Heathrows new Terminal 5 experienced considerable

first_imgHeathrow’s new Terminal 5 experienced considerable teething problems on its opening day – and passengers are now being informed that further flights could be subject to delays and cancellations.British Airways (BA) has confirmed that some 20 per cent of flights in and out of the new base would not be operating today (March 28th) with problems still to be rectified.Baggage handling security problems left many people unable to take hold luggage with them on their travels yesterday – and the airport has claimed that despite continuing delays and cancellations today, no passengers will now be boarding flights without their luggage.It was announced that all of today’s cancellations will be for short-haul destinations. Passengers were advised to contact the airline on 0800 727800 or go to www.ba.com for updates.The airline claimed that “teething problems have included car parking provision, delays in staff security screening and staff familiarisation with the terminal,” and hopes to iron out the disruptions by the end of today.BA claimed transferring its operations to the new terminal was a complex process, with more than 1,000 vehicles, 27 short-haul aircraft and 2,500 ground staff moved across between 11pm in the evening and 4am the following morning.ReturnOne wayMulti-cityFromAdd nearby airports ToAdd nearby airportsDepart14/08/2019Return21/08/2019Cabin Class & Travellers1 adult, EconomyDirect flights onlySearch flights Map RelatedBA confirms T4 to T5 long-haul transfer delayBA flyers may benefit from the delay as it gives the airline breathing space to restructure more gradually.T5 welcomes first flights and soaring expectationsHeathrow’s long-anticipated Terminal 5 has opened to passengers today.Industry ‘tackling’ transfer baggage handling problems but ‘needs RFID’Mislaid suitcases at Heathrow’s Terminal 5 opening have dominated recent news.last_img read more

Google is planning to block heavy ads in Chrome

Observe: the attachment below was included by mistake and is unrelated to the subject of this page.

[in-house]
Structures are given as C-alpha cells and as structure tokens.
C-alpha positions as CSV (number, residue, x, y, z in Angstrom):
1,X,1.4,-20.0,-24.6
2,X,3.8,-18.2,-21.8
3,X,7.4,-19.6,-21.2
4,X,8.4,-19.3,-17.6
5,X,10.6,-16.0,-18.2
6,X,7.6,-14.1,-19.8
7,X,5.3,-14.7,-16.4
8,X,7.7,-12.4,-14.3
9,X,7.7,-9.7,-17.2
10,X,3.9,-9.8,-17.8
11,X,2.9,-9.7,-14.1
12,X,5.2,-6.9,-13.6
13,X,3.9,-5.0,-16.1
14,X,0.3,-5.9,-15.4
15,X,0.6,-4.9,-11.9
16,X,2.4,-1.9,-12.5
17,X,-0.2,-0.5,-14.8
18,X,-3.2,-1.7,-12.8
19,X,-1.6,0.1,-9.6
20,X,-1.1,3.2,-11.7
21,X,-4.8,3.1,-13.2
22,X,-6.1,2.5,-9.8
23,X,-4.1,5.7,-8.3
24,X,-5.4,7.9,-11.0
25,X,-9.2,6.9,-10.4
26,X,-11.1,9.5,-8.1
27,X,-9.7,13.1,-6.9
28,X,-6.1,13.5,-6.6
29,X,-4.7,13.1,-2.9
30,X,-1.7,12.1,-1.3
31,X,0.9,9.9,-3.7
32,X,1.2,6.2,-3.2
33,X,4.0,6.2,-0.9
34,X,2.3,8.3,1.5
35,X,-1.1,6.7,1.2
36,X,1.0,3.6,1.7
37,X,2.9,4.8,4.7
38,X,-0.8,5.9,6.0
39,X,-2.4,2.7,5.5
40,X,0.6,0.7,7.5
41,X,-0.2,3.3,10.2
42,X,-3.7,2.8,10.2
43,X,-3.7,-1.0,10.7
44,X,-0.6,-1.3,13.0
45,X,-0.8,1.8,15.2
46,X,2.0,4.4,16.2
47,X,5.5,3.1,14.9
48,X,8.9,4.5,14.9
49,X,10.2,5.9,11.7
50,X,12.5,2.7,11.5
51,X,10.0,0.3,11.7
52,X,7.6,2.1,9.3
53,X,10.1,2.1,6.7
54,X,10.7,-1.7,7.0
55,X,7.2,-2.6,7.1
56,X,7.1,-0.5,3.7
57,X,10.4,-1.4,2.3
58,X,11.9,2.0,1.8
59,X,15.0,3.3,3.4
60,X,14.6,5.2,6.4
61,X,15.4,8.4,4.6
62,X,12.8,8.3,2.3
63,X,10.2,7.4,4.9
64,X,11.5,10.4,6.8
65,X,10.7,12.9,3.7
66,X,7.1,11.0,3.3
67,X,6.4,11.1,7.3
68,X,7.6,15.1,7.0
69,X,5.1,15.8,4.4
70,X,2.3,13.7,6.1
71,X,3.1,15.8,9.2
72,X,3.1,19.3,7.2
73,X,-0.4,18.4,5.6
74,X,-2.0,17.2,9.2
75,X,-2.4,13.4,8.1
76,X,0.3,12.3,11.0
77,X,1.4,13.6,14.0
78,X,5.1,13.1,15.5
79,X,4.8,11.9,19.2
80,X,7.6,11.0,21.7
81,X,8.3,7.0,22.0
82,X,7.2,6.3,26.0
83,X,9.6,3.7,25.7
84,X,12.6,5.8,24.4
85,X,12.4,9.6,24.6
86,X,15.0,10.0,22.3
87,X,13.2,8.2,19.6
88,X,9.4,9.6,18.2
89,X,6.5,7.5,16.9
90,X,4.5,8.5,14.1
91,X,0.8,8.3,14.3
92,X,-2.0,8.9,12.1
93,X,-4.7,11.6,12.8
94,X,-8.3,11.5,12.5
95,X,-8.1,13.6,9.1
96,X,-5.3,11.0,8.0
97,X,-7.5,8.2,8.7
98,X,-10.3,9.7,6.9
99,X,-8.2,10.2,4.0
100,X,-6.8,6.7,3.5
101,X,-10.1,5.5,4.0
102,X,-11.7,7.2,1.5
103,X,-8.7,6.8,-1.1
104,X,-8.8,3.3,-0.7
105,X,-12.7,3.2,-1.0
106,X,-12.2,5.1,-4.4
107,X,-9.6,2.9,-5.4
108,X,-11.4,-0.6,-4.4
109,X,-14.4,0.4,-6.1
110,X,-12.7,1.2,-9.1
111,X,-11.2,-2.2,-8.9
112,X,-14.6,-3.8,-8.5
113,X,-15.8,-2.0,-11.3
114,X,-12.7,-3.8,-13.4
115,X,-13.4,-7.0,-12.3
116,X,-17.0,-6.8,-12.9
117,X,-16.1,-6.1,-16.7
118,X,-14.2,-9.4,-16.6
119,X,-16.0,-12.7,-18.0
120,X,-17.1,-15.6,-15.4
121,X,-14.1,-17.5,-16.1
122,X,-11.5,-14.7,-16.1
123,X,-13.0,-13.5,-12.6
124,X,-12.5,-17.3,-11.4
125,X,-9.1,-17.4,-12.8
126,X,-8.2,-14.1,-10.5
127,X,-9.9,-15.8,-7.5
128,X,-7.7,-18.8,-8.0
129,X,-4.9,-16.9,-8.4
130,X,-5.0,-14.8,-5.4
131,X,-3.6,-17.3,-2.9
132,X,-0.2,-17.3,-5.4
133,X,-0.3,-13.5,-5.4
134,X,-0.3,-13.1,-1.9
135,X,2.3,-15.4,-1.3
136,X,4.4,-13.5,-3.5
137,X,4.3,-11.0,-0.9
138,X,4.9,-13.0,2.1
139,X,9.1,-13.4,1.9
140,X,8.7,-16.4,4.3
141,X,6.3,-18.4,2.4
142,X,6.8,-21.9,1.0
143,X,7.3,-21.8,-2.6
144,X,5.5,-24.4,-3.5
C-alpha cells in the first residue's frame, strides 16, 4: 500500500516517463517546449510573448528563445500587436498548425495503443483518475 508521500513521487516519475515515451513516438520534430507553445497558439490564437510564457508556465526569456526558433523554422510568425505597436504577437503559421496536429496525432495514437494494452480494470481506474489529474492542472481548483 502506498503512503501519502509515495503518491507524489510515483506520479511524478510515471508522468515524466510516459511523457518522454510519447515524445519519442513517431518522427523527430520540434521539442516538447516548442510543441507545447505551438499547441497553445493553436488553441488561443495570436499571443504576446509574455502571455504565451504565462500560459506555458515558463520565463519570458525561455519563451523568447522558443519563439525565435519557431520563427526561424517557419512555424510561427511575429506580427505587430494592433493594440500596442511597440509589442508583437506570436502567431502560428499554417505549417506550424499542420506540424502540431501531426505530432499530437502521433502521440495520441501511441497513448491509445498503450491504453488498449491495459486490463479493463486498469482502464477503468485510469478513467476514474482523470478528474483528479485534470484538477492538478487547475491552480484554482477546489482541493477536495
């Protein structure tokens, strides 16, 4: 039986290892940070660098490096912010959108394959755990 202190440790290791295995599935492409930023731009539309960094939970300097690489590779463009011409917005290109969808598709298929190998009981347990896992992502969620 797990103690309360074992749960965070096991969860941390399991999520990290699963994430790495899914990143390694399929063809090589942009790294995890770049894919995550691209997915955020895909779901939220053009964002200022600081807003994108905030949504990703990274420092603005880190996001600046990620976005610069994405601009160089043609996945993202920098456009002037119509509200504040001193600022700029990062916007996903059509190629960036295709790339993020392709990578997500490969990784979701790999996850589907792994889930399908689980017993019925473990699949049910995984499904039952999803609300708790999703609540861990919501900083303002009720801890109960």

first_img Sign up for the Mobile NewsletterSign Up Please keep me up to date with special offers and news from Goodtoknow and other brands operated by TI Media Limited via email. You can unsubscribe at any time. Until we find a better model, advertising is essential for free websites to survive. But there’s no denying that certain adverts have harmed the cause, slowing computers to a crawl with bloated code and unnecessarily large files, pushing consumers towards ad blockers that strip sites of their income.Now Google is experimenting with a new feature for Chrome that should mitigate the damage and provide some kind of middle ground. It’s an ad blocker that simply targets adverts that have been so poorly designed that they actively impact the performance of the computer they’re targeting.Right now, it’s not in the main Chrome build, but in the latest Chromium commit. The change promises to target adverts that use too much CPU power or send too much data.“This intervention unloads ads that are in the .1% of bandwidth usage, .1% of CPU usage per minute, and .1% of overall CPU time,” the description reads. “The current numbers are 4MB network and 60 seconds CPU, but may be changed as more data is available.”According to 9to5Google, which got its hands on a preview, the feature only targets these heavy adverts, letting lighter ones slip through unchallenged. When an advert is removed, a notice appears in its place simply reading “Ad removed” with a link for further details. Clicking that presents a simple sentiment: “This ad used too many resources for your device, so Chrome removed it.”On the surface of it, it sounds like a reasonable solution. Most people accept that the trade off for free content is some kind of advertising, but adverts that actively impact performance aren’t good for anyone: the user, the site or, ultimately, even the advertiser. It’s possible that Google might not be in the best place to do it, though, given it’s already being carefully scrutinised for anti-competitive practices, and its own light adverts will likely get a free pass. That’s assuming the feature ever gets built into the main version of Chrome, of course. Features seen in Chromium source aren’t guaranteed to ever get a full release, after all.Does this sound like a sensible middle ground for ad blocking? Let us know what you think on Twitter: @TrustedReviews. We’d also like to send you special offers and news just by email from other carefully selected companies we think you might like. Your personal details will not be shared with those companies – we send the emails and you can unsubscribe at any time. Please tick here if you are happy to receive these messages.By submitting your information, you agree to the Terms & Conditions and Privacy & Cookies Policy. Show More Unlike other sites, we thoroughly review everything we recommend, using industry standard tests to evaluate products. We’ll always tell you what we find. We may get a commission if you buy via our price links.Tell us what you think – email the Editor This site is protected by reCAPTCHA and the Google Privacy Policy and Terms of Service apply.last_img read more